"It was like a joy filled my eyes – and ears": Why I love The Mothers Of Invention's Freak Out!, by Steve Vai

Frank Zappa and the Mothers Of Invention in 1968
Frank Zappa and the Mothers Of Invention in 1968 (Image credit: Michael Ochs Archives via Getty Images)

When I was growing up in New York, the albums that I really cut my teeth on were things like Led Zeppelin II, Machine Head by Deep Purple and the first few Queen records. I listened to these albums all the time and absorbed everything I possibly could. 

But the release that really fired me up was Freak Out! by The Mothers Of Invention. After all, the first album I ever bought was by The Partridge Family – and then I came across Freak Out!. It was, needless to say, quite a contrast! 

As soon as I heard Freak Out! it blew me away. It was a two-record set, but it was melodic and very left-of-centre, abstract and experimental. For me it seemed as if Frank Zappa was making a statement of intent. I just couldn’t believe it. It was like a joy filled my eyes – and ears. 

And thereafter I just got hold of as many Mothers albums as I could: Absolutely Free, which originally came out the year after Freak Out!, in 1967, and then We’re Only In It For The Money, Uncle Meat and a bunch of others. I also couldn’t resist checking out and buying Zappa’s solo albums, stuff like Bongo Fury

What was also unique about Freak Out! was that whereas Led Zeppelin II created a genre of rock music that is still imitated and played today, Freak Out! – and indeed more or less every album Zappa ever released – remains totally individual. Nobody has, or ever will, come close to achieving the anarchic sound that Frank created. On Freak Out! I just couldn’t resist tracks with crazy titles like Who Are The Brain Police? and The Return Of The Son Of Monster Magnet.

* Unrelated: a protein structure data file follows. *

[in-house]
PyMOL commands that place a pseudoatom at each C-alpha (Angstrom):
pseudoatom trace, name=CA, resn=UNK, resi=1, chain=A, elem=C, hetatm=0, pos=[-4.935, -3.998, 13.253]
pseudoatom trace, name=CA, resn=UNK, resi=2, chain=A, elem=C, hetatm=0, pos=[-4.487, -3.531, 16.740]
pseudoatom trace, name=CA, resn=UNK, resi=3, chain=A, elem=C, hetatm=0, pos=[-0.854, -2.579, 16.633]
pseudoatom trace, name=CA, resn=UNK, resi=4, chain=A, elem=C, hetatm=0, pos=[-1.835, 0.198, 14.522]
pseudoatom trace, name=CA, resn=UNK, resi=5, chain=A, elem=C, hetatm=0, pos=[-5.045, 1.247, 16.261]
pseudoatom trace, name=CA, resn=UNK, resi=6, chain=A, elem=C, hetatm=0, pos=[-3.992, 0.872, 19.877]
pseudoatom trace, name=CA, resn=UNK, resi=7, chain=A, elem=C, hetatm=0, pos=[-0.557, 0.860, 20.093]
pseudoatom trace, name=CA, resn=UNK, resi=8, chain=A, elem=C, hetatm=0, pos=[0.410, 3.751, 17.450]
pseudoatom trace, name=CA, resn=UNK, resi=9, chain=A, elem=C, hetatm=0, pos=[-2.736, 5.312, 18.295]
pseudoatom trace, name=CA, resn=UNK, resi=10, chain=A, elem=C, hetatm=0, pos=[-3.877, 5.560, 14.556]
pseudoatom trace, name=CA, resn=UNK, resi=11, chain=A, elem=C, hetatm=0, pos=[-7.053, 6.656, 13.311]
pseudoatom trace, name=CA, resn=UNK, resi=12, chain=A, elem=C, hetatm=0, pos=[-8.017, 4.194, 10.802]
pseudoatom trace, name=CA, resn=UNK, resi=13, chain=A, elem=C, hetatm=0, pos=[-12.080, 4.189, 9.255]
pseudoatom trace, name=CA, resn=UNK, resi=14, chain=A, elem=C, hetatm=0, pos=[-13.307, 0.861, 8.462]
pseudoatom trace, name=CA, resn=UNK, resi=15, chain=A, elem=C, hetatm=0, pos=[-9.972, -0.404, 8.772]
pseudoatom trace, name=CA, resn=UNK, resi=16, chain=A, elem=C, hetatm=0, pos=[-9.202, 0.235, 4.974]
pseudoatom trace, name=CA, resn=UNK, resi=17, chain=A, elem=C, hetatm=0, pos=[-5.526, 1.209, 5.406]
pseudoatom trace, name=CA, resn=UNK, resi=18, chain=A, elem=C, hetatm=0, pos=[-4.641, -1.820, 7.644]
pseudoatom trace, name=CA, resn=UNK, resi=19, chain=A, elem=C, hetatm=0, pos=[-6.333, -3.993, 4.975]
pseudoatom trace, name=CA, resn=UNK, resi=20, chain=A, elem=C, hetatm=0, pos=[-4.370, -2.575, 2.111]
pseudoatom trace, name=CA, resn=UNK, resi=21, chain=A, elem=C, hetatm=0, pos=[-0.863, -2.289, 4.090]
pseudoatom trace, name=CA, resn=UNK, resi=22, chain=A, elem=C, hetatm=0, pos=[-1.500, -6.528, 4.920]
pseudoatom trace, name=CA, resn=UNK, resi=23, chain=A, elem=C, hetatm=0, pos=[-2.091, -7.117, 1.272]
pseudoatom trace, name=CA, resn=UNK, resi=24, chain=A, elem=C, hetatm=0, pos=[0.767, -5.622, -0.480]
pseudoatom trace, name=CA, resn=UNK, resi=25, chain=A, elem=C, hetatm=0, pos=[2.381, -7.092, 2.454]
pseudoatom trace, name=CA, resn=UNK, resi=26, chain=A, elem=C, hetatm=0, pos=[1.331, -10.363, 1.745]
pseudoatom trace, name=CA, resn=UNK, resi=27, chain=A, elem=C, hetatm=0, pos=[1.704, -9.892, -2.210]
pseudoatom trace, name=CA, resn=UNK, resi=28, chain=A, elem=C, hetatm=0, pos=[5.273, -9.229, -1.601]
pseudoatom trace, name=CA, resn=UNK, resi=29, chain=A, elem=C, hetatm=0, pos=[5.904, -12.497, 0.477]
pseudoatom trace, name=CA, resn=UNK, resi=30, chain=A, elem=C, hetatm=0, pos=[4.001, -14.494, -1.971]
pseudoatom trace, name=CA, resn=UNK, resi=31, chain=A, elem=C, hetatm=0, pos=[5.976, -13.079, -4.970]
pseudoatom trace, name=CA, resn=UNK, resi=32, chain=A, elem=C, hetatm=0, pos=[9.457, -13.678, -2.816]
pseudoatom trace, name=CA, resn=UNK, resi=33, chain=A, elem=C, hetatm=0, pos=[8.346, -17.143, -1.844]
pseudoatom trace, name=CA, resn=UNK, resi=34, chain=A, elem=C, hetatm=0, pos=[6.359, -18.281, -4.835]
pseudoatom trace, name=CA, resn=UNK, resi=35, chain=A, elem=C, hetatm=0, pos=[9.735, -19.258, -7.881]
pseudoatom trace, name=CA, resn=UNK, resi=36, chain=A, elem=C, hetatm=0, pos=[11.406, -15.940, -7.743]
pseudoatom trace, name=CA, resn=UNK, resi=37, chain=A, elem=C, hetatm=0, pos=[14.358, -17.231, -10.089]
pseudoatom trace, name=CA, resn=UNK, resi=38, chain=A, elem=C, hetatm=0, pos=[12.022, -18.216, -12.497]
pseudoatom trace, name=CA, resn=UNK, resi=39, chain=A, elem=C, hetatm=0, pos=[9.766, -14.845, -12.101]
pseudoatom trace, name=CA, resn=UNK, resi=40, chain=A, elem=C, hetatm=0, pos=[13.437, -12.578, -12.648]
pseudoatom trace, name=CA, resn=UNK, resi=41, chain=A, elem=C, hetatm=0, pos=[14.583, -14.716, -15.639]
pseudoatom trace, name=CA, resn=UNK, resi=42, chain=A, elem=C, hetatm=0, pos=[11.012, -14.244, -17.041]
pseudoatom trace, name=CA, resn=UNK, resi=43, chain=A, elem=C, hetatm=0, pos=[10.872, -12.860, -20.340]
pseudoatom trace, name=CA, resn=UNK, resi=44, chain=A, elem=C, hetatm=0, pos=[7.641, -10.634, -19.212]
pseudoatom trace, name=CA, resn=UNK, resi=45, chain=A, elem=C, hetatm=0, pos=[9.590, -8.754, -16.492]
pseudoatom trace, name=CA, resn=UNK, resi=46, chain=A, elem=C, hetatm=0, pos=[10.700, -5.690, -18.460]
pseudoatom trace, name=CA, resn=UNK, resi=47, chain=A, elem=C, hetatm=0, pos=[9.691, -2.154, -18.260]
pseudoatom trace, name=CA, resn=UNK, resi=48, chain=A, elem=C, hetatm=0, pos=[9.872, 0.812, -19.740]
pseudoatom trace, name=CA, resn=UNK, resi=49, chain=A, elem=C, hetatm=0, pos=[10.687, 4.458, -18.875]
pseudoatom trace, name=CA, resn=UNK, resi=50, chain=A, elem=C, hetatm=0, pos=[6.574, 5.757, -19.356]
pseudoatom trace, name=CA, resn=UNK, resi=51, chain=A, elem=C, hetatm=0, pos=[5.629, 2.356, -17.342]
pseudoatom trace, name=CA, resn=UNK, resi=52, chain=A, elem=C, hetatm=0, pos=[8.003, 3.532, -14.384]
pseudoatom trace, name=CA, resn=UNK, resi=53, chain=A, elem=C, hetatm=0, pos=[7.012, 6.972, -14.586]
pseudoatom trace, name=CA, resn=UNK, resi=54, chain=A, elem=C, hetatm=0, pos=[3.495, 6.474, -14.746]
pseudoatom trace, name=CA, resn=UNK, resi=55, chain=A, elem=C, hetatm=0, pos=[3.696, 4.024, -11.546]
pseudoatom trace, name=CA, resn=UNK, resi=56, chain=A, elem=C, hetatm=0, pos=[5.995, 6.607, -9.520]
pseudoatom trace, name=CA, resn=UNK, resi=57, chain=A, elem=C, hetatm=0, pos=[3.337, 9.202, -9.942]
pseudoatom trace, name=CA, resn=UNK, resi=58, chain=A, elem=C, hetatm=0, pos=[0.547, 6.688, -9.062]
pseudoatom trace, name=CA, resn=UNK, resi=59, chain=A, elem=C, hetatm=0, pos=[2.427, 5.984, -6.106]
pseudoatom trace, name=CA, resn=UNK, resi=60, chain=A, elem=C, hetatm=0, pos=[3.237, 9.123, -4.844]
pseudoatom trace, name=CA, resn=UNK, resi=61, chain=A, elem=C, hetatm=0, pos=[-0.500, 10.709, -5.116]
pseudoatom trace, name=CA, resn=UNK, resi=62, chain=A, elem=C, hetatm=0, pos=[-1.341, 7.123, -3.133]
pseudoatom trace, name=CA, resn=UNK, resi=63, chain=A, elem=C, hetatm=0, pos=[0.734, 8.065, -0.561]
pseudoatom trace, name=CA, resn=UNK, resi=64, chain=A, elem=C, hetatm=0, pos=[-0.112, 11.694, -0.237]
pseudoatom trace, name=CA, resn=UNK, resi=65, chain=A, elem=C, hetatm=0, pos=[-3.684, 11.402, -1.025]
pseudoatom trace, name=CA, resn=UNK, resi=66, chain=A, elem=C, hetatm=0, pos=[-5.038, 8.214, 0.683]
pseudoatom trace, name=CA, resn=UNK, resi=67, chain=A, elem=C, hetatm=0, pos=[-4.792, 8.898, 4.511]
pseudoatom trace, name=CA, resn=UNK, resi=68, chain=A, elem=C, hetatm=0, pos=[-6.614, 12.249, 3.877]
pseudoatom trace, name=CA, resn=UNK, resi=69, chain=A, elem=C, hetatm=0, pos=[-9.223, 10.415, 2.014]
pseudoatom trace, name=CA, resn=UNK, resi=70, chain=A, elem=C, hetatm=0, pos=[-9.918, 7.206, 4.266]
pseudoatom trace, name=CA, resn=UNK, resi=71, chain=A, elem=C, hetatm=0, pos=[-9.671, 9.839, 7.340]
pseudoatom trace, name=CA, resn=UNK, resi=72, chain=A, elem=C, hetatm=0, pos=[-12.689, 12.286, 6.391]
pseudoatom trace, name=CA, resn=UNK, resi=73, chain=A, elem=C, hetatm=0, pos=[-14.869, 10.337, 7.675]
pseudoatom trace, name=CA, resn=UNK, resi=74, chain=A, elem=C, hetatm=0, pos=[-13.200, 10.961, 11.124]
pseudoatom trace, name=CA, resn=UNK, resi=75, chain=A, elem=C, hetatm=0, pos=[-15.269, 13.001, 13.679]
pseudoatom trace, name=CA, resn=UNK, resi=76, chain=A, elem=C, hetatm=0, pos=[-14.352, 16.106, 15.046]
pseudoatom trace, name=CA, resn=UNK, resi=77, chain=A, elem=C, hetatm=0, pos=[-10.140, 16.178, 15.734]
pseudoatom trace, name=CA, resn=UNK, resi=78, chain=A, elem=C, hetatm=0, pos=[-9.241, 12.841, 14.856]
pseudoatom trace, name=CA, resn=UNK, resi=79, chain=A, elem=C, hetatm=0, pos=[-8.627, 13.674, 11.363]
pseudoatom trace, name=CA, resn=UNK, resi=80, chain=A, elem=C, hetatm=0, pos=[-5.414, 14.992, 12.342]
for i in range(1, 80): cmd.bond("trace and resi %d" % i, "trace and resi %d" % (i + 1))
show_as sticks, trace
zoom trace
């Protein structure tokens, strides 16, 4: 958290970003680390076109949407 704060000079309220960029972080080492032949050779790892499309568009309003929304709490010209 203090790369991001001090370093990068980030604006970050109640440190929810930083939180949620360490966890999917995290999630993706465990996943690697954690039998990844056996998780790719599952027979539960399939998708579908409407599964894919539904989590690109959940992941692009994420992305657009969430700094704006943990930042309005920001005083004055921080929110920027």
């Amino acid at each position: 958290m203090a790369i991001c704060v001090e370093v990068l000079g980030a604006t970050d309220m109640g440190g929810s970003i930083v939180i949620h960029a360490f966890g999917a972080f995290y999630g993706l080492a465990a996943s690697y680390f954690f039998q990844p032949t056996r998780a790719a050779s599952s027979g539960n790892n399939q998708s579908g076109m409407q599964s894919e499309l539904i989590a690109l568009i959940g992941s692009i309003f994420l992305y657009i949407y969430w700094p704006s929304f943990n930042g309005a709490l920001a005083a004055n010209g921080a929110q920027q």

Frank Zappa & The Mothers Of Invention -The Return Of The Son Of Monster Magnet - VJOEW - 1968 - YouTube Frank Zappa & The Mothers Of Invention -The Return Of The Son Of Monster Magnet - VJOEW - 1968 - YouTube
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But Frank was a true artist, like Jimi Hendrix and Kurt Cobain, among others. He was one of these people who just had to express himself creatively. He didn’t have any choice. And that is the mark of a true artist: you have to do whatever it is that drives you. 

Yet Frank was also a very sarcastic type of guy. Whenever he walked into a room it felt like he could see right through you; he seemed to know intuitively what you were about. In fact when I was planning to move out to the West Coast I sent him a tape of my band. He came back to me saying that he thought my playing ‘had potential’. 

So when I got to LA in 1978 I started transcribing for him, because I had been composing my own material ever since I was a kid. There was just something about writing out charts on manuscript paper that had always fascinated me. I mean, some people get off on flowers or porno, but for me it was always about creating music. 

Anyway a couple of years later when I asked Frank if I could be in his band, he said: ‘Why?’ And I said right back to him: ‘I know every one of your songs. I’ve been listening to them ever since forever.’ 

Even though Frank is sadly dead now, I believe that in a hundred years’ time from now people will still be listening to him and writing about him.

Steve Vai was speaking with Hugh Gregory. This feature originally appeared in Classic Rock 80, published in June 2005.

Steve Vai

A guitarist, composer, and producer, Steve Vai started taking guitar lessons from Joe Satriani at the age of 12. At 18, he began his professional music career transcribing for, and then playing with, the legendary Frank Zappa. More than three decades, over 15 million in album sales, and three Grammy Awards later, Vai has proven himself, in his own right, to be one of music’s true originals.